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In our last blog post about pendente lite hearings in Maryland, we talked about the process of determining how interim issues, such as child custody, child support, and alimony, are handled by the Maryland courts pending the final resolution of a divorce. Following the pendente lite hearing, the Circuit Court magistrate who presided over the hearing will issue a “report and recommendation” regarding those specific issues. (In rare circumstances, it will be the judge, not the magistrate, who presides over this initial hearing and the judge will, instead, issue a ruling.)

In this post, we will discuss the magistrate report and recommendations (“recommendations”), and what to do if you disagree with those findings.

Understanding the Magistrate’s Recommendations

The magistrate may make oral recommendations on the record at the conclusion of a pendente lite hearing. If the magistrate does not make recommendations on the record, he or she must provide those recommendations in writing to the parties within ten (10) days of the hearing. In addition, the magistrate then submits a copy of the recommendations and proposed orders to a Circuit Court judge in the case.

The recommendations are then verified and signed by the judge, which renders them as a binding court order upon the parties. However, even in the interim period between submission of recommendations to the judge and signing of the recommendations, you should generally plan to abide by their terms regarding child custody, access, support, and any other issues. For instance, if the recommendations give your spouse residential custody of your child along with an amount of child support to be paid each month, and recommends a specific visitation and access schedule for you, you should follow those recommendations – unless you disagree with the recommendations and plan to lodge a formal objection in the court record.

What Do I Do if I Disagree With the Magistrate’s Recommendations?

As in many family law disputes, one party (if not both) may be dissatisfied with the outcome of a pendente lite hearing. Do you have any recourse if you object to the magistrate’s report and recommendations? Yes; you can appeal these recommendations. The process for doing so is called “filing exceptions.”

Understand that, like other appeals, you cannot file exceptions simply because you do not like the result the court reached. You must have a legal basis for your objection to the magistrate’s recommendations, such as that the magistrate incorrectly applied the law to the facts of your situation. An experienced family law attorney can help you determine if you have a legal basis to file exceptions.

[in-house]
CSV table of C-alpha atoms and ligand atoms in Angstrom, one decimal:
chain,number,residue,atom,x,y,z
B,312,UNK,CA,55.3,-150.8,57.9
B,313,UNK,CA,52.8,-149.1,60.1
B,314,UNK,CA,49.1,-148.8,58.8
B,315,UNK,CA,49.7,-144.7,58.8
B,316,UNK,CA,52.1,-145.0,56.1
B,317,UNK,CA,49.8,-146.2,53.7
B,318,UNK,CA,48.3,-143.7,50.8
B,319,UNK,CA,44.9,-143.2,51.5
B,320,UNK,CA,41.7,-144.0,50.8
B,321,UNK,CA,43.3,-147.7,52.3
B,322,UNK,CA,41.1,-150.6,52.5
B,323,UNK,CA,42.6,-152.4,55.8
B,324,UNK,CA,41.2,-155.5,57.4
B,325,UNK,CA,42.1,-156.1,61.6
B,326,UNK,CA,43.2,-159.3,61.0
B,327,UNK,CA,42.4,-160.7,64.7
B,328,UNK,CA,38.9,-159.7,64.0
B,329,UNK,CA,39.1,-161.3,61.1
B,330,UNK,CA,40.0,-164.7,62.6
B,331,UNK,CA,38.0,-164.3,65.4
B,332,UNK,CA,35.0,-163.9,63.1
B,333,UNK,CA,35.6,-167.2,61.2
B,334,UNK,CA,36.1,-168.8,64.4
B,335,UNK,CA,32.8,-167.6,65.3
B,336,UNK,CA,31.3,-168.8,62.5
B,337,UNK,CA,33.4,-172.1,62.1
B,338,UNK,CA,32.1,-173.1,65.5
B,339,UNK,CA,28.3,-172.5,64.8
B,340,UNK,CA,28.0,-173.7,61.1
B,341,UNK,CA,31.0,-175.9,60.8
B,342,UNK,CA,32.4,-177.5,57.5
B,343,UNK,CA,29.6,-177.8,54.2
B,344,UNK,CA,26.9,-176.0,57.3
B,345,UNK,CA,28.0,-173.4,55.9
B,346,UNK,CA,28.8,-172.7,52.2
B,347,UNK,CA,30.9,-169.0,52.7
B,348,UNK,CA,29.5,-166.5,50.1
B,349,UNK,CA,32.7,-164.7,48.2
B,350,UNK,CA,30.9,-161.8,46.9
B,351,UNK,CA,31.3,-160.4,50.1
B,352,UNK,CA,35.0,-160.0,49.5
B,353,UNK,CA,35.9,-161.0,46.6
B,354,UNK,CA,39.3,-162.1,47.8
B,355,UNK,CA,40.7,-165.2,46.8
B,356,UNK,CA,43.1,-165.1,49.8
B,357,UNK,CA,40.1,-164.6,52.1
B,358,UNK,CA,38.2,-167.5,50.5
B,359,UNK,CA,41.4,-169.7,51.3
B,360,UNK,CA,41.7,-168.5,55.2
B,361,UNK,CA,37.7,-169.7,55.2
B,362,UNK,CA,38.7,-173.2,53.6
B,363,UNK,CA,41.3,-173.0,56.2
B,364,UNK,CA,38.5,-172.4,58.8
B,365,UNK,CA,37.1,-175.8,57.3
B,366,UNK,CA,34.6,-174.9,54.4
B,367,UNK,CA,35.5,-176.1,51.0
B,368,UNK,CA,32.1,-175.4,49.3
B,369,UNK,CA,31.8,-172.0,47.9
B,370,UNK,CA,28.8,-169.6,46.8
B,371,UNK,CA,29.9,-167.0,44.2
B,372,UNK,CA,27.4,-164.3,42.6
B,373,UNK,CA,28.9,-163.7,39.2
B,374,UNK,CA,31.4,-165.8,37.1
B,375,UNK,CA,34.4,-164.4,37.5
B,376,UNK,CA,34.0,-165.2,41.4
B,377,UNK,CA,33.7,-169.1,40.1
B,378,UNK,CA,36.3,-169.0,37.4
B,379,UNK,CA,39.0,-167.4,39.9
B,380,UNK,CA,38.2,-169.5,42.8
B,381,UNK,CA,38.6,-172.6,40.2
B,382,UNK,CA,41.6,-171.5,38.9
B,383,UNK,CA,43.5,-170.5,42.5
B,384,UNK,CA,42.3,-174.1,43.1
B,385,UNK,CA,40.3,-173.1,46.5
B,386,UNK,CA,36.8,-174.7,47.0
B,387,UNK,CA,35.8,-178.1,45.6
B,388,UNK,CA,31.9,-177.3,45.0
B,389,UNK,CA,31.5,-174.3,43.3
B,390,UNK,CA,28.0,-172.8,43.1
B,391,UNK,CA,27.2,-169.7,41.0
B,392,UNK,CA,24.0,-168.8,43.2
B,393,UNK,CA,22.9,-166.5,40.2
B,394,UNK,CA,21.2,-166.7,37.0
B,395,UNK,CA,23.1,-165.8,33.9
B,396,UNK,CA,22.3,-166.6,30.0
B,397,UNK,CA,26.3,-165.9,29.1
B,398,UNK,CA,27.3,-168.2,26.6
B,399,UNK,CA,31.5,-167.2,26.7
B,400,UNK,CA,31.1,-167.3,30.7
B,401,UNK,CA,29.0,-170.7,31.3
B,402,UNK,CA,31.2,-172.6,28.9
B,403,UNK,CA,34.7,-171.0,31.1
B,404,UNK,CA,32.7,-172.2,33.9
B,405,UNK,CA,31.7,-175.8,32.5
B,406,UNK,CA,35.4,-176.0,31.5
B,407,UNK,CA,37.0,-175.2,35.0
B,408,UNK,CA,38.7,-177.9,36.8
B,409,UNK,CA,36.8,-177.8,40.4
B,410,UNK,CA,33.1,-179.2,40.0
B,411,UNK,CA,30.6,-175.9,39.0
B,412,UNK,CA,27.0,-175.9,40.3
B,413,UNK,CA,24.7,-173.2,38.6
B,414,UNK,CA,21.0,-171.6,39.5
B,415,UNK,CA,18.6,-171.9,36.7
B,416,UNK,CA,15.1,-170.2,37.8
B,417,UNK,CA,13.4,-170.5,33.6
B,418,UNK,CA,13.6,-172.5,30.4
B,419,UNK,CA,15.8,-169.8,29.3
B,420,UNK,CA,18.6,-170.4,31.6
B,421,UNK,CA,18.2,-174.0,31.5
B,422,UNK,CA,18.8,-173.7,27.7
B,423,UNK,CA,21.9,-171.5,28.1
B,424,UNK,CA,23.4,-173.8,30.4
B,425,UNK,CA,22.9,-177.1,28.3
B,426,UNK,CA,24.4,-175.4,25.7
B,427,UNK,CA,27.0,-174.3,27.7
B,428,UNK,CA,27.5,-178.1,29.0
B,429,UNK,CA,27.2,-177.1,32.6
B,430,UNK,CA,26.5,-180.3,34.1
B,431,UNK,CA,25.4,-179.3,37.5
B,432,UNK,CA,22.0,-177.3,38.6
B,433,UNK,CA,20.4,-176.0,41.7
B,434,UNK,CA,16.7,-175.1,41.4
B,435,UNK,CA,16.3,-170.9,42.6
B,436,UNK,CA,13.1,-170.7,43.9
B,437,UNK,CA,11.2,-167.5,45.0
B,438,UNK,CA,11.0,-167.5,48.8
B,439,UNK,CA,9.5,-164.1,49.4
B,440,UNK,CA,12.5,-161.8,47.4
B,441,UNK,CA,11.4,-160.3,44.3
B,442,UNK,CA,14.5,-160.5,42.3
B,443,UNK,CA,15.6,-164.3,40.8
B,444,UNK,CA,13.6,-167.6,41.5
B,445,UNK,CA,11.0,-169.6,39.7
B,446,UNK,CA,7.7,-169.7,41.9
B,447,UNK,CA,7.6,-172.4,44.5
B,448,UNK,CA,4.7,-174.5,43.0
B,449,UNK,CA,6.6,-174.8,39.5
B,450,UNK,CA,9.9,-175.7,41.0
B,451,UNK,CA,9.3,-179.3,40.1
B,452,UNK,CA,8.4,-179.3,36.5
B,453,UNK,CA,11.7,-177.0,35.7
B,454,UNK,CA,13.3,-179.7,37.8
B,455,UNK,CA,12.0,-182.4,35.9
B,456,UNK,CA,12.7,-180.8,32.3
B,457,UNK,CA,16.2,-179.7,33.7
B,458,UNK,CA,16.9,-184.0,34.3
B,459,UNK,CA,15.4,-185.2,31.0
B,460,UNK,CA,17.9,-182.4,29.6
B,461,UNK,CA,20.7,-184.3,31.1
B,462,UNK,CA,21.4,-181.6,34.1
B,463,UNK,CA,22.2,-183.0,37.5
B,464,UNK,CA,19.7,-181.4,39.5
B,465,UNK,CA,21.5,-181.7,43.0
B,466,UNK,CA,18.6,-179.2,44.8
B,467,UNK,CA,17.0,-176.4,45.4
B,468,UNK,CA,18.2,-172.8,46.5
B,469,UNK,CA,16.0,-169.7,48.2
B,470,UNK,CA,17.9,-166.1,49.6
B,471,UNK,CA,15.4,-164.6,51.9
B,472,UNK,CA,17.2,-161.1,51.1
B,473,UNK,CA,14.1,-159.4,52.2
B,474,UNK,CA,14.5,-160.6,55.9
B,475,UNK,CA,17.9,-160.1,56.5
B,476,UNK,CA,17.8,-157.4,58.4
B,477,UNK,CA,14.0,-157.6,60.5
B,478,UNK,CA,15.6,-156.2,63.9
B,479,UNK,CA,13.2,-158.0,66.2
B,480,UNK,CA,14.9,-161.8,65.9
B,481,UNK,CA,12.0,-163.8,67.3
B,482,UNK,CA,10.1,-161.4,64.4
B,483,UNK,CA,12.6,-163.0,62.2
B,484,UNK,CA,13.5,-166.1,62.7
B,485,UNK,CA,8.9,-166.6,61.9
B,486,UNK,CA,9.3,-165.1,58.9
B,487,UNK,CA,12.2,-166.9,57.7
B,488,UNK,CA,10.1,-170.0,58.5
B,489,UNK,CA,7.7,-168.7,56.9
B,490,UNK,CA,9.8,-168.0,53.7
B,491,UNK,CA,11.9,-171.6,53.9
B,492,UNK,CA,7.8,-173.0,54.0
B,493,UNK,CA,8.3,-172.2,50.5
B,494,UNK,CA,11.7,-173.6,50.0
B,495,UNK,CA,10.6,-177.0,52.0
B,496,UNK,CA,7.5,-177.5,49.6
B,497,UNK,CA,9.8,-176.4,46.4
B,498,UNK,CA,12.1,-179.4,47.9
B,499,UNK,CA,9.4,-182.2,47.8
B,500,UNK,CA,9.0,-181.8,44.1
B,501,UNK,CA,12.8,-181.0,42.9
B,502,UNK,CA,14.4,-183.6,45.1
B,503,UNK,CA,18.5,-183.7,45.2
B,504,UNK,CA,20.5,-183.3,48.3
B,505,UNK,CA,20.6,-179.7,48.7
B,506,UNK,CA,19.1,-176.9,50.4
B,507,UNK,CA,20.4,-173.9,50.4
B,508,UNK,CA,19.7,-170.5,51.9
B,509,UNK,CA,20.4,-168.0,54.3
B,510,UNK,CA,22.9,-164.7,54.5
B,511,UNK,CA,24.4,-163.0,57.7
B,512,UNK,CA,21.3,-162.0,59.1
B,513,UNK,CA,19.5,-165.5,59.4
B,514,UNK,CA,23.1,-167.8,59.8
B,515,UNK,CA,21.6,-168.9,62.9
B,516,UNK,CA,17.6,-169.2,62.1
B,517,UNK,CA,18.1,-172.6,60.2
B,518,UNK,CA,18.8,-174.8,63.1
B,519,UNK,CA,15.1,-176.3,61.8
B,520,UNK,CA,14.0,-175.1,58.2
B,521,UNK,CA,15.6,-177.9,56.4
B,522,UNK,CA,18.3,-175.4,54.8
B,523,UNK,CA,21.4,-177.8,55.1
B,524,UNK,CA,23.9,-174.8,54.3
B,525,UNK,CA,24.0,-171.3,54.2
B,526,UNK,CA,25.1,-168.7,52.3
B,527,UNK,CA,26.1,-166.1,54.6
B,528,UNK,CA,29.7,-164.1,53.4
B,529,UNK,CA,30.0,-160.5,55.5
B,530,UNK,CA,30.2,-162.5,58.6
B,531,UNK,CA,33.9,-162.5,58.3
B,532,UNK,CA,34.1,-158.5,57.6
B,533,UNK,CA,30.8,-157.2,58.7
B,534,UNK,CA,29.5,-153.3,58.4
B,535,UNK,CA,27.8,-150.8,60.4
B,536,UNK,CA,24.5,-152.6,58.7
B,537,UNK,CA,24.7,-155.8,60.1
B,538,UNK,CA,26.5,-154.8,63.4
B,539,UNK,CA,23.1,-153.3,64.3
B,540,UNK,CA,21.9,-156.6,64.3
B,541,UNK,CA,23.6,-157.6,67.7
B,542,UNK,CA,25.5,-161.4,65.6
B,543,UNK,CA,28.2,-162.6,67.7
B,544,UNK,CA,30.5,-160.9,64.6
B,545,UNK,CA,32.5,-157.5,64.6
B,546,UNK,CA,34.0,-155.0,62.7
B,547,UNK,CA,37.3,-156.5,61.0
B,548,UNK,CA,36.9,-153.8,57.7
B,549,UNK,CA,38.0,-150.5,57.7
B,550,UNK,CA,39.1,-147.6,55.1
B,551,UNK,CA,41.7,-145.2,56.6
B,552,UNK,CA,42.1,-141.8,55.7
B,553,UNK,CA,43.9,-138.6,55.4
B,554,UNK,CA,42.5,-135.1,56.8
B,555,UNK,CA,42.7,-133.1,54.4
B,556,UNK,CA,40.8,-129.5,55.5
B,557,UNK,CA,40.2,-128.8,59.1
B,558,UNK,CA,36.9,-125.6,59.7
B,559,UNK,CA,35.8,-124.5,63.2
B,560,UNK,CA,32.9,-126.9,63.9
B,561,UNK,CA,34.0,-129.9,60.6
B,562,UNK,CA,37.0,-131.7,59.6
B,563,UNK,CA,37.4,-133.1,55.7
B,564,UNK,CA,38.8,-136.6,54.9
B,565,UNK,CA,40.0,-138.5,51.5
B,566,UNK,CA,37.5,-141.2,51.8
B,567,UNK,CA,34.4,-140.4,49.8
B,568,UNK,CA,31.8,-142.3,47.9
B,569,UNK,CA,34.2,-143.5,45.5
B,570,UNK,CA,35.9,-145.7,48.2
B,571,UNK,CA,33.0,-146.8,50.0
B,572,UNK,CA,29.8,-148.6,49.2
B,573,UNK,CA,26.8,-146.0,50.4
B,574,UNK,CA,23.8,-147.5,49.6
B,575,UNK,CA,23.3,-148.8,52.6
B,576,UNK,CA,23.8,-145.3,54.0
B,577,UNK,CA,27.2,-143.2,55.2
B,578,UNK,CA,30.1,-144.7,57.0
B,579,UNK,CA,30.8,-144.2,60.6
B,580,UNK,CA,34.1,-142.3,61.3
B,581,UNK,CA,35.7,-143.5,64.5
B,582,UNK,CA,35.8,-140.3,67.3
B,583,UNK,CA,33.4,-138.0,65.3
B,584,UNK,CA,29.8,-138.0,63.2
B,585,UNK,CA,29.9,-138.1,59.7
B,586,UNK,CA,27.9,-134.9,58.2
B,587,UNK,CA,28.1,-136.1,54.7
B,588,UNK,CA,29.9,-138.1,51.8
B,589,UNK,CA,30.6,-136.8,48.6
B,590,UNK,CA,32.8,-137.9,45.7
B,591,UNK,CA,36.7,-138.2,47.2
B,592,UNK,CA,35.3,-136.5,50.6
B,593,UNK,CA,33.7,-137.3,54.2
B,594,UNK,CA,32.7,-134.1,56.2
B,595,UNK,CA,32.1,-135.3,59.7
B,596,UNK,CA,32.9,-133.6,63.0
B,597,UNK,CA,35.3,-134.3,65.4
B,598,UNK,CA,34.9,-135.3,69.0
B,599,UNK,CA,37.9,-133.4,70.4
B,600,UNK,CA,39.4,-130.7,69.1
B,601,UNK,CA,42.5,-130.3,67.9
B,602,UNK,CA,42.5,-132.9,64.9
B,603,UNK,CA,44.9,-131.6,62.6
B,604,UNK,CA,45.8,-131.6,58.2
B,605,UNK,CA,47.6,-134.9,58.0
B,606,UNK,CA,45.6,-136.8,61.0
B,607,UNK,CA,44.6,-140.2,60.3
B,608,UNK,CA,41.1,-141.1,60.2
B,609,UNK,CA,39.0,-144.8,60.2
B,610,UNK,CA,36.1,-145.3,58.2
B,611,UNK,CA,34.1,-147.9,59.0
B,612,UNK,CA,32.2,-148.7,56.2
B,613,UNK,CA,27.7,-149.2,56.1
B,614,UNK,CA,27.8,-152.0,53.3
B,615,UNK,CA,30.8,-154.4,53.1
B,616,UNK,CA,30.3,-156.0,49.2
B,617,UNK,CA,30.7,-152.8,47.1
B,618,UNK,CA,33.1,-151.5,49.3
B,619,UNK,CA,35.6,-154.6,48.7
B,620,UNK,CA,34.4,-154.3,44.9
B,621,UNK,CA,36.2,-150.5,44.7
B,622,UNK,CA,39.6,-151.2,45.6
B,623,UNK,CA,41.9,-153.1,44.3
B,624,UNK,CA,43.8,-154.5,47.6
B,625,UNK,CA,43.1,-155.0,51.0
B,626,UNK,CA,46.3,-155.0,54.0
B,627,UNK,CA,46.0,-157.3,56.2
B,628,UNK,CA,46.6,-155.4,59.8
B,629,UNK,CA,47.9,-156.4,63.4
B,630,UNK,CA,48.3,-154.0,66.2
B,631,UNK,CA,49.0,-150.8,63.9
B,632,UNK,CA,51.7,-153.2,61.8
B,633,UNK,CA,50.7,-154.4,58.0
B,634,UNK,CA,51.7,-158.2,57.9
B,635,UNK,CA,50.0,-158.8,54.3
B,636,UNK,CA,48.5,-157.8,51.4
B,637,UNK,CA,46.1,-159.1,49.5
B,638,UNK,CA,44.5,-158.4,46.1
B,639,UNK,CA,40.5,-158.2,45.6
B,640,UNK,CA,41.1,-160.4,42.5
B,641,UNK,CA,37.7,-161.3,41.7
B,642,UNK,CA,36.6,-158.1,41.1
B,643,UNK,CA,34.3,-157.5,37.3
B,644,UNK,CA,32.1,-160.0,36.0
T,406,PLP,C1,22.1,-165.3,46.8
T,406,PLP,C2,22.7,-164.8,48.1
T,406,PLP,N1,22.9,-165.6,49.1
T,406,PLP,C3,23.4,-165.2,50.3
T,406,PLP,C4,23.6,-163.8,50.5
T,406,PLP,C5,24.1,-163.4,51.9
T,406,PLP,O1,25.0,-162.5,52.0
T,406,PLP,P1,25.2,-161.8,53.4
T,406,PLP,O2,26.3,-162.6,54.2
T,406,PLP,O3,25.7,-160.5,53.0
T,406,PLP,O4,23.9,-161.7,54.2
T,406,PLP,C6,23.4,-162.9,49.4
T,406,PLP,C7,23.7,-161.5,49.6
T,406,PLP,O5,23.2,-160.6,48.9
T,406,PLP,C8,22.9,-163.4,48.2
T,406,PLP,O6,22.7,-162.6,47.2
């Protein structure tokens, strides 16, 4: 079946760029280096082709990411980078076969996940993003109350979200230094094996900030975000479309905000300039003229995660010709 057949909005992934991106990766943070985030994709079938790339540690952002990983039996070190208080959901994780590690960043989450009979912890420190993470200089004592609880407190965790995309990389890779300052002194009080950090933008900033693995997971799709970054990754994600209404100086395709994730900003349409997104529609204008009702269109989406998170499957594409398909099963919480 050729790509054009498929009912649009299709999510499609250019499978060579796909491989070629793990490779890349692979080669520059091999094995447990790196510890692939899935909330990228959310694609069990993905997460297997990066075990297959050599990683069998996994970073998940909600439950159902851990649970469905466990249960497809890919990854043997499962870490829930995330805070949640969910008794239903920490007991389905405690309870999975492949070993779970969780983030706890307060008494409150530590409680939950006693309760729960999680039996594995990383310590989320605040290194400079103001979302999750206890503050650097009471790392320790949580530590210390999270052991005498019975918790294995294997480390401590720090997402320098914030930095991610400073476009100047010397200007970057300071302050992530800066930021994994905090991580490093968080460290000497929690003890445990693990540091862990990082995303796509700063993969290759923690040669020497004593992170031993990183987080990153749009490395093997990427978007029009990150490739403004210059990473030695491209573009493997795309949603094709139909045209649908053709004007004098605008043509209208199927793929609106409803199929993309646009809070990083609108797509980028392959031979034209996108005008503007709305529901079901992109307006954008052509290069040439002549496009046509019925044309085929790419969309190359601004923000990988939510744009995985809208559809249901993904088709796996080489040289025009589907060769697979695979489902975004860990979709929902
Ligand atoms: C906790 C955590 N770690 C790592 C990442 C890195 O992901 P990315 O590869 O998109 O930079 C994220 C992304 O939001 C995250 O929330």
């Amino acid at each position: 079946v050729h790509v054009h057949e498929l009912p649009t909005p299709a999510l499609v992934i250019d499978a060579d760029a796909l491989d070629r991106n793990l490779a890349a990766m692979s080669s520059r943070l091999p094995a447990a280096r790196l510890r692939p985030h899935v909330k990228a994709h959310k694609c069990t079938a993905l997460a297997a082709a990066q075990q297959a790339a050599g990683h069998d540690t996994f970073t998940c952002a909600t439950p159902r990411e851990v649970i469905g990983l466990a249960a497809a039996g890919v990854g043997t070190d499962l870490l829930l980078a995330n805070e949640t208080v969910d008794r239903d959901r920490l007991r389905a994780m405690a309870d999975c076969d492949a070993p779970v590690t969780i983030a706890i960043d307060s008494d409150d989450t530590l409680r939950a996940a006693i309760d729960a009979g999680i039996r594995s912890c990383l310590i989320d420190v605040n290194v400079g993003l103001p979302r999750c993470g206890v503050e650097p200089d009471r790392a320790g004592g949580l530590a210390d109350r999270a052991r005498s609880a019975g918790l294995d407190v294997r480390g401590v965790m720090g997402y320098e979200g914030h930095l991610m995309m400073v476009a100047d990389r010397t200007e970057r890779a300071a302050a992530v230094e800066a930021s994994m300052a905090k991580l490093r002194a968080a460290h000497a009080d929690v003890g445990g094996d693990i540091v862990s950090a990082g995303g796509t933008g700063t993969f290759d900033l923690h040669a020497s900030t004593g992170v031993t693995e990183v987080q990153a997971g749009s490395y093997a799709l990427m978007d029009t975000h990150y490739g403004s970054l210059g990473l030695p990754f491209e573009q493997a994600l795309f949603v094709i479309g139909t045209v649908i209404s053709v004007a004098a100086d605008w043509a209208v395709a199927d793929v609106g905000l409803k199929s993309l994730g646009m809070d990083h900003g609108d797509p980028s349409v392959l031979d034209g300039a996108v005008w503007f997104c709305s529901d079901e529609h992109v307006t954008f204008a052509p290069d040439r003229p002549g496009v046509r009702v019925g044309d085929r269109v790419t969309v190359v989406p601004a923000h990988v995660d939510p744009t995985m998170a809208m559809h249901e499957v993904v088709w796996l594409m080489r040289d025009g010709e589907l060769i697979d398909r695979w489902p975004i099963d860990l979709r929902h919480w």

Filing Exceptions to a Magistrate’s Report and Recommendations

Under Maryland law, either party may file exceptions to a magistrate’s report and recommendations. Exceptions must be in writing, and must describe the specific legal error that that party believes the magistrate committed in arriving at their recommendation. A Circuit Court judge will review the exceptions, using the transcript of the pendente lite hearing, reviewing the evidence that was provided during the pendente lite hearing, reviewing documents relating to the exceptions as filed by both parties and, on some occasions, an additional hearing. If you are the party filing the exceptions, you will also be responsible for ordering and paying for this transcript and providing to the court and the opposing party. The longer the hearing was in duration, and the more testimony that was taken, the more costly the transcript will be.

You will also need to file a certificate of compliance showing that you ordered the transcript and submitted it for the court’s review, as well as making a copy available to the other party. In some circumstances, you may be able to request that the court accept an electronic recording of the hearing instead of a transcript, or may be able to ask the court to certify that it does not need a transcript to rule on the exception.

How Does the Court Decide on Exceptions to a Magistrate’s Recommendations?

You can request a court hearing on the exceptions at the time you file them. If it is the other party who files exceptions, you can file a request for a hearing within ten (10) days of being served with your copy of the other party’s exceptions. The decision whether to grant a hearing is within the judge’s discretion. If the judge agrees to hold a hearing, both sides and their attorneys will be notified of the hearing date and time.

Be aware that a hearing on exceptions is not an opportunity to introduce new evidence or litigate new issues that have arisen. It is narrowly focused on the question of whether the magistrate committed a significant legal error during the pendente lite hearing.

Often, the court will make a ruling on the exceptions without the need for a hearing. If you successfully allege in your filed exceptions that the magistrate committed reversible legal error, the judge may set the magistrate’s recommendations aside and replace the findings with his or her own. Sometimes, the judge will point out the error to everyone and order the parties, and the magistrate, to come back to court and have another hearing so the “error” can be corrected. Sometimes, an error will be corrected during this re-hearing, but it will lead to the exact same recommendations made from the magistrate the first time.

Because exceptions are based on legal error, it is difficult to craft a successful argument for your position without the help of an experienced Maryland family law attorney. If you are filing for divorce and seeking pendente lite relief, or if you need to file exceptions to a magistrate’s recommendations, contact Strickler, Platnick & Hatfield to schedule a consultation to discuss your options.

Categories: Divorce, Legal Process